ATLAS bimanual-rehabilitation glove (via  Northeastern University)   Having a stroke is no joke and it affects about 700,000 people per year in the United States alone. Out of those who have had a stroke 85% of them require special care and rehabilitation to get their fine motor skills back which can be very costly (estimated at $28 billion US annually). To help people recover the motor skills in their hands, a team of researchers from Northeastern University have designed a pair of sp ...
Glucose fuel cell on a silicon wafer, 64x64mm (via MIT & Sarpeshkar Lab)   Fuel cell technology has been used in everything from cars to phone charging, and it is progressing on to provide its unique power-generating capabilities in future brain-machine interfaces. What sets this fuel cell apart from the others is that it runs off of the human body’s own glucose (sugar) stores found in cerebrospinal fluid. However, this isn’t a new idea. Scientists from the 70s designed a gl ...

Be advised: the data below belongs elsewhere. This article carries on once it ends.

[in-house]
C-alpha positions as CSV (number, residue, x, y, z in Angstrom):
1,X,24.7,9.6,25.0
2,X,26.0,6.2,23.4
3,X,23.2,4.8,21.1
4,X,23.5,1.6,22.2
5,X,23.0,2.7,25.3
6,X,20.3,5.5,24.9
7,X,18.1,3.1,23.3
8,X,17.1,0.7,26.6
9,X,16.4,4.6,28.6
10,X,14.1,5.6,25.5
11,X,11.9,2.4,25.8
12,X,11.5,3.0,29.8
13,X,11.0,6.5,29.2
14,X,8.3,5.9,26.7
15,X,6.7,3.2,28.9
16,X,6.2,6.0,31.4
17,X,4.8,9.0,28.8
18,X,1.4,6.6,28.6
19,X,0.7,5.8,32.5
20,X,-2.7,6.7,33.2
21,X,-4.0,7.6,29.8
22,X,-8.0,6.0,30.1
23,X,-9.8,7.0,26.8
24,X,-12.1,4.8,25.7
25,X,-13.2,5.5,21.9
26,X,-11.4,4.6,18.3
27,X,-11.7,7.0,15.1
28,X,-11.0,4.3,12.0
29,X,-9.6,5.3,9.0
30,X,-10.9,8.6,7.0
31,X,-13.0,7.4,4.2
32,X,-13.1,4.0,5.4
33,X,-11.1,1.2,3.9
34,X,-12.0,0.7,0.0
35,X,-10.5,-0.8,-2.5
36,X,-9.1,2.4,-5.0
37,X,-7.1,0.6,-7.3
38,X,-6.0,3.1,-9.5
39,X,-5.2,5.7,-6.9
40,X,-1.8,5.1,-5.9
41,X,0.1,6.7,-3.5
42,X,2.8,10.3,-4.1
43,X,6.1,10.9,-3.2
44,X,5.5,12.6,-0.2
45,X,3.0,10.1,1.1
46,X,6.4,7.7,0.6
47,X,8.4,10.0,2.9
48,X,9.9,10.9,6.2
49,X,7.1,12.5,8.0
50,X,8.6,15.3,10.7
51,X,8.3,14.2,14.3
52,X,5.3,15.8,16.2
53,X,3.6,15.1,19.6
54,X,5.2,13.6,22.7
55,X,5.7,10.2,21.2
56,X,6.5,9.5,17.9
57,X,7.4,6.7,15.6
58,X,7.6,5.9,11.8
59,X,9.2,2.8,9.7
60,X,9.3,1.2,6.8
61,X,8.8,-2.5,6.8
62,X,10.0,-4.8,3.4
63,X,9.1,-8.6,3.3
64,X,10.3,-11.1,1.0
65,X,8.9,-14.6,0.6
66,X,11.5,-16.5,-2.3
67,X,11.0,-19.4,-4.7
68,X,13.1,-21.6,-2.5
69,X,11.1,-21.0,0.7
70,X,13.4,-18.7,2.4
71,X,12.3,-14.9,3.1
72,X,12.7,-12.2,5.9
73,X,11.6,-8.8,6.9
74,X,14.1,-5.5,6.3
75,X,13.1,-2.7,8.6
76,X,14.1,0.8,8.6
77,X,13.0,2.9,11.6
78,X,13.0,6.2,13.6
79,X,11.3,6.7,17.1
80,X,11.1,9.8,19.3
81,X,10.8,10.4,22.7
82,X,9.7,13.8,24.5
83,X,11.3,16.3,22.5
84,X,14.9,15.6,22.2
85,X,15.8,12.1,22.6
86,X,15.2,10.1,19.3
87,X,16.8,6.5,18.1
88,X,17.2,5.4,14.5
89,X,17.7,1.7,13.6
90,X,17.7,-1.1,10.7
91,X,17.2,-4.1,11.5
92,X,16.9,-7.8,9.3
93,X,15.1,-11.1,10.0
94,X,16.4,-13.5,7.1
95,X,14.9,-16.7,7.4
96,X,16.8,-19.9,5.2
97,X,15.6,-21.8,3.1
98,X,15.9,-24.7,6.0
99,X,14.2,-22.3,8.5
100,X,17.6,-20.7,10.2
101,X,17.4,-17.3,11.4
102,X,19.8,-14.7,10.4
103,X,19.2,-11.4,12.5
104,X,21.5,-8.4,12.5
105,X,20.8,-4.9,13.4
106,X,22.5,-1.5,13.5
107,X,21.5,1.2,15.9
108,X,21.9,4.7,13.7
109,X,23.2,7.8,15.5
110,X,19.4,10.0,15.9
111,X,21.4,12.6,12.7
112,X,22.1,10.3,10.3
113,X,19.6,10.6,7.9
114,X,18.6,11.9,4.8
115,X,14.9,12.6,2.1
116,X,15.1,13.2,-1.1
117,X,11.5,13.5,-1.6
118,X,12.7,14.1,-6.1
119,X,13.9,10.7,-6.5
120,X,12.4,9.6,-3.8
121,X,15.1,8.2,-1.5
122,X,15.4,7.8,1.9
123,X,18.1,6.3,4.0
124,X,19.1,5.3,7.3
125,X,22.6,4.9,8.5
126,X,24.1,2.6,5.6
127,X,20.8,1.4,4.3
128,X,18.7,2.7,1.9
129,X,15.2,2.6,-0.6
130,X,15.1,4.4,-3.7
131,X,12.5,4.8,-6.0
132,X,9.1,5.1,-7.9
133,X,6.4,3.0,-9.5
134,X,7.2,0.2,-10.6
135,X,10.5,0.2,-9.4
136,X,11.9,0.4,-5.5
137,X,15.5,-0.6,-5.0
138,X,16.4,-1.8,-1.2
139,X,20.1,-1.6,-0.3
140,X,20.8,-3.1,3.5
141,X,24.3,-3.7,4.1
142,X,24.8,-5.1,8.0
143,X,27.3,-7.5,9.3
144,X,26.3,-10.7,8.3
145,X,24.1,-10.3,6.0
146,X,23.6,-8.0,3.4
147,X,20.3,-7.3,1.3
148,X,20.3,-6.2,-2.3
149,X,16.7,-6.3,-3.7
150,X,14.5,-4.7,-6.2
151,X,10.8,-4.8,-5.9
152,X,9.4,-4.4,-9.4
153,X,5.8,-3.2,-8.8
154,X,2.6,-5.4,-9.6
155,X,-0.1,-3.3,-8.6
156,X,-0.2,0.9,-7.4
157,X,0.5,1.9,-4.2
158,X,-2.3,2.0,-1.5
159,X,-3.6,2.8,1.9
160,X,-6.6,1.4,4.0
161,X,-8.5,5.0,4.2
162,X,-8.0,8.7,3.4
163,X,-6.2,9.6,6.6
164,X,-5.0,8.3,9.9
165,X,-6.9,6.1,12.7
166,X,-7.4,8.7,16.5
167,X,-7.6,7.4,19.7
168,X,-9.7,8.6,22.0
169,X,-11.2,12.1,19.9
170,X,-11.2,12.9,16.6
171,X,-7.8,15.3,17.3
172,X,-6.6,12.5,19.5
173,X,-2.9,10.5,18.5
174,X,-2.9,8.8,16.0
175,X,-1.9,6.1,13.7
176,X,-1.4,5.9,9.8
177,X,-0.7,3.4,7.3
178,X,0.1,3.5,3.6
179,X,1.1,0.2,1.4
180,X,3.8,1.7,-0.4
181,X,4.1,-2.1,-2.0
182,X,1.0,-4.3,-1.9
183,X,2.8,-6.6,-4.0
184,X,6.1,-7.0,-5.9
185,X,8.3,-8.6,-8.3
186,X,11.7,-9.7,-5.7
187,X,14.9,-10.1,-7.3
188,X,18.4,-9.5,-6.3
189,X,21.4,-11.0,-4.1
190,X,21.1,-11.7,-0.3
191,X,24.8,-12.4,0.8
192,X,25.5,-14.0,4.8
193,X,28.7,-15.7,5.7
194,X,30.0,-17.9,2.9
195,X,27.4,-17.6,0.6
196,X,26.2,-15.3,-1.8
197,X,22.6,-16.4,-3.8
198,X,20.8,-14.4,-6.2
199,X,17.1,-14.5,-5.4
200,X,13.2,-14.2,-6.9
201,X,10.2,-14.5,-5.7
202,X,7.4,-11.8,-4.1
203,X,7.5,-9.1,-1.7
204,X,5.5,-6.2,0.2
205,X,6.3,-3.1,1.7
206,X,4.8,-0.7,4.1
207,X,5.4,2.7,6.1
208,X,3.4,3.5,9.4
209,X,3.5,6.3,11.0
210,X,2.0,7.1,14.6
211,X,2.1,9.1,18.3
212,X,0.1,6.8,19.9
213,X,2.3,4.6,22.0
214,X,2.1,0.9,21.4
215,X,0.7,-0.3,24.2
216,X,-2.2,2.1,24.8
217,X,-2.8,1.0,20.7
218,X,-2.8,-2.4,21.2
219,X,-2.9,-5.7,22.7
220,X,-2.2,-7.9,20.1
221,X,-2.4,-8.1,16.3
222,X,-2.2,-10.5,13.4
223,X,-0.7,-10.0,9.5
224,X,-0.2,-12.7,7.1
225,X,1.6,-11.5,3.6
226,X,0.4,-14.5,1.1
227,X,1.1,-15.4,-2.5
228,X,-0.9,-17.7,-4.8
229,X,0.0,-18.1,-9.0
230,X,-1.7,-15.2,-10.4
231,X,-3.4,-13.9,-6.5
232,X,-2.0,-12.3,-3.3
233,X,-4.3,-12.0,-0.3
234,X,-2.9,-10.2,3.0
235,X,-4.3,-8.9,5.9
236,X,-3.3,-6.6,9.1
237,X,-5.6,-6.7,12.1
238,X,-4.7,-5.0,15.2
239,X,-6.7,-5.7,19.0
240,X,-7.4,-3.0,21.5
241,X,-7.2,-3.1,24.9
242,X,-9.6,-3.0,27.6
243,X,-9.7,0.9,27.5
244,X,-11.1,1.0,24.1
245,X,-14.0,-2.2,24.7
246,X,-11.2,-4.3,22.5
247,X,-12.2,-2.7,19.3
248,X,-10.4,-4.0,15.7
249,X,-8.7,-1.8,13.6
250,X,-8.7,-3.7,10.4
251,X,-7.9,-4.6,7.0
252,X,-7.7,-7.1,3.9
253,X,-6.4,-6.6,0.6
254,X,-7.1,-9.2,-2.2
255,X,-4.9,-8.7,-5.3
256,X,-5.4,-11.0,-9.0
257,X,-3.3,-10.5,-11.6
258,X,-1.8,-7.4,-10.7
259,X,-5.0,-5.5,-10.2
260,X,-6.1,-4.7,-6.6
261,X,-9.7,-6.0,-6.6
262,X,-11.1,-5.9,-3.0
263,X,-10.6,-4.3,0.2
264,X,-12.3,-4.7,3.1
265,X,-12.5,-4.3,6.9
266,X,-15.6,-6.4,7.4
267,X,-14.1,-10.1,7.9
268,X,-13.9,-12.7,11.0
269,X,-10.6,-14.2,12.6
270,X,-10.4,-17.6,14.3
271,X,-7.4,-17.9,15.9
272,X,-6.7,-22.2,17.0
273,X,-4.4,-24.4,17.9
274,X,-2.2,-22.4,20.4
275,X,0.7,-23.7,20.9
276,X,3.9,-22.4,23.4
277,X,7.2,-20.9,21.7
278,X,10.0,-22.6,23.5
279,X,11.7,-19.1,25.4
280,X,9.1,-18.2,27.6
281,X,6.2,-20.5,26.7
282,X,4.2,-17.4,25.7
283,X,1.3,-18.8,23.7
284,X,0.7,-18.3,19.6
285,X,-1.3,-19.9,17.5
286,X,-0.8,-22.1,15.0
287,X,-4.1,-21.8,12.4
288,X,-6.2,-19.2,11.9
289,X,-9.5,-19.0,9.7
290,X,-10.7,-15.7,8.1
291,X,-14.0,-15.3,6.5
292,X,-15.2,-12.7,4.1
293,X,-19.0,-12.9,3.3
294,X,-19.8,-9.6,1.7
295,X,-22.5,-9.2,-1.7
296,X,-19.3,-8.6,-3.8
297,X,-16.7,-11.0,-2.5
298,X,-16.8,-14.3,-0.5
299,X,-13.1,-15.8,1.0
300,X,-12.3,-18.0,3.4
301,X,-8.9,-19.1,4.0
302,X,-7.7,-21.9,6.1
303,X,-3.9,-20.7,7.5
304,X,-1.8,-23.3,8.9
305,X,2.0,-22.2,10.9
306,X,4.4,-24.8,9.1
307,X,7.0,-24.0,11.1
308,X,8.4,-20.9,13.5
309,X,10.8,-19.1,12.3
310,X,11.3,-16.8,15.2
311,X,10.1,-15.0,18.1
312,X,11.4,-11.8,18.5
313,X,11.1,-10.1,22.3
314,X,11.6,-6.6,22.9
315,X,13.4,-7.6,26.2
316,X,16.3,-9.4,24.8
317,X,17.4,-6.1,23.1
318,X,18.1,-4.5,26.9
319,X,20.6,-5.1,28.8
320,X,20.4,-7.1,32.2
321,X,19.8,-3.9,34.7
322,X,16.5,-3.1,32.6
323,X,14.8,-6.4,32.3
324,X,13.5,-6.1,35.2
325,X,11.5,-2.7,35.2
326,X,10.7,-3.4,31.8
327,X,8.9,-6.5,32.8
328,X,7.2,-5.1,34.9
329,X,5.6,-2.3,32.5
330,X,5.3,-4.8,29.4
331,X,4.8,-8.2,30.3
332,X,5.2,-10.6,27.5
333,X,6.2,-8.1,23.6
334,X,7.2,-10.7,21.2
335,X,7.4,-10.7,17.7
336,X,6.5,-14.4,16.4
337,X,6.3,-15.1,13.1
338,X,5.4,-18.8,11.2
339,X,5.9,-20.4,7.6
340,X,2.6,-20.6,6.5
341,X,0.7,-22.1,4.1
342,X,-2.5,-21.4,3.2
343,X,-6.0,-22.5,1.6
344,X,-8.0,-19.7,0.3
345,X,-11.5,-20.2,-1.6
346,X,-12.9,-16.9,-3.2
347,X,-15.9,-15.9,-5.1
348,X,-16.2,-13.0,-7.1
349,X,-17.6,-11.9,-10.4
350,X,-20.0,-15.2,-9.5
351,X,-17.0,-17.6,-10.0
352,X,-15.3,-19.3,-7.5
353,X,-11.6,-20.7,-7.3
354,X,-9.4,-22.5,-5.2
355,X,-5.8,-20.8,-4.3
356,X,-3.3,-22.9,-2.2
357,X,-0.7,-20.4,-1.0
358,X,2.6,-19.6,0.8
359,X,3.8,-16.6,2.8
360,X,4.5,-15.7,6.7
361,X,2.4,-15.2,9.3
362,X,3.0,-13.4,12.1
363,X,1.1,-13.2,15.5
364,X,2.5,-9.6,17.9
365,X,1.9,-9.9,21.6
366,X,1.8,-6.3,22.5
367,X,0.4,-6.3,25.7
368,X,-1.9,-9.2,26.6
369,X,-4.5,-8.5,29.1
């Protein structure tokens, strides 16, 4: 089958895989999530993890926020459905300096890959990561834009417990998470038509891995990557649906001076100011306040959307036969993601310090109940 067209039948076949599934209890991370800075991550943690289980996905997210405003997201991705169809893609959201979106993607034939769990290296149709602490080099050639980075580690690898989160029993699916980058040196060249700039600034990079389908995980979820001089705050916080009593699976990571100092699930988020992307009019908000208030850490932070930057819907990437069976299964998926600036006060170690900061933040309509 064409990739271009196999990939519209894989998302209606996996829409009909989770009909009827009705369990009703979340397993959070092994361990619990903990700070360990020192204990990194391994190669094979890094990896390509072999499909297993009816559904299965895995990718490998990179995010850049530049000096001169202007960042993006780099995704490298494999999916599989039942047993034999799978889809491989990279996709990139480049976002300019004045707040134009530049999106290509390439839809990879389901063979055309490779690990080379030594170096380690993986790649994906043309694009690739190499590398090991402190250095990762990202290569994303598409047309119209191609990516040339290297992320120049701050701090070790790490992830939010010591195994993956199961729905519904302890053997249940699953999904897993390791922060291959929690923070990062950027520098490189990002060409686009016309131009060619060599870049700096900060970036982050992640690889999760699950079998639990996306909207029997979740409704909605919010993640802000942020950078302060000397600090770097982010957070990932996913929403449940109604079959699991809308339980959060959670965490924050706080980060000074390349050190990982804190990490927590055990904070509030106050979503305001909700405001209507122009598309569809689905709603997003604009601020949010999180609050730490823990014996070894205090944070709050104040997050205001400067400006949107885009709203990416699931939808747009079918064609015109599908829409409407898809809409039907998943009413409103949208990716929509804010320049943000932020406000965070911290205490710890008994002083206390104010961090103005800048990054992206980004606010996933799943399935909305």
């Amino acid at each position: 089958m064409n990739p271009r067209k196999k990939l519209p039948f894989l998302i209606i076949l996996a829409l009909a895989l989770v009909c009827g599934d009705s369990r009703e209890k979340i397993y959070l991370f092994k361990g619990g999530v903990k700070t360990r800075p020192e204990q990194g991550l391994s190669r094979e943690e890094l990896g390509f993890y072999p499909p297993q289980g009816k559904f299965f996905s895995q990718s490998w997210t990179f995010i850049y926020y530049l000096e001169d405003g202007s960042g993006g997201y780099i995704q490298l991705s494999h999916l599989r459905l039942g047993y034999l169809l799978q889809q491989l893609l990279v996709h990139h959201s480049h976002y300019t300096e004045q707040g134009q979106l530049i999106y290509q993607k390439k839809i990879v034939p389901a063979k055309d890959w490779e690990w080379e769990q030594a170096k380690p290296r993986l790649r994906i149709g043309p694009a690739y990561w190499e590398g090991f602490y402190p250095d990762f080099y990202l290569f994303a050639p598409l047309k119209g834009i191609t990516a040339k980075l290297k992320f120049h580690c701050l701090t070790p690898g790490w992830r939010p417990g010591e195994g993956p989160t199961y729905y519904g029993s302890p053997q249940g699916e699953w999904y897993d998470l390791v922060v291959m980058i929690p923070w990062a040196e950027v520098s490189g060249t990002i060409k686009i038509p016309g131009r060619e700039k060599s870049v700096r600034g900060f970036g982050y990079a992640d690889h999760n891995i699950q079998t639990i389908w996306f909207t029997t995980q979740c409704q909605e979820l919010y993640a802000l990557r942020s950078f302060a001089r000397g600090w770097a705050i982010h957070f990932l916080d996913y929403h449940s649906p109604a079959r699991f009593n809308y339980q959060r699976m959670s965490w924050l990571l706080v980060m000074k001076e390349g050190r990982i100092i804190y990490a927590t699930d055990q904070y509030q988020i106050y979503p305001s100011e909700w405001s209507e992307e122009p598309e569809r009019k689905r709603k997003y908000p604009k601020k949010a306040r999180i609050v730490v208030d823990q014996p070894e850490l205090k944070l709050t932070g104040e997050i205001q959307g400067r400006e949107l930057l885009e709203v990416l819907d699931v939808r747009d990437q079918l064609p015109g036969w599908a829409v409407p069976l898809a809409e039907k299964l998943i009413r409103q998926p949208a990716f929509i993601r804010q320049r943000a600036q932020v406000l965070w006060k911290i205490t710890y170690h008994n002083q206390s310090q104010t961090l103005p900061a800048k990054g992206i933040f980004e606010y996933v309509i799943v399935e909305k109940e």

Fading - A phenomenon I encountered when I first began experimenting with radios in the 80s.  It occurs when a radio’s signal strength varies with small movements.  Walk around with a handheld radio or listen to a car radio; the received signal strength will vary greatly.  Sometimes the fluctuations are random and other times peaks and troughs occur every half wavelength travelled.    While living in Beaty Towers dorm at the University of Florida in Gainesville, ...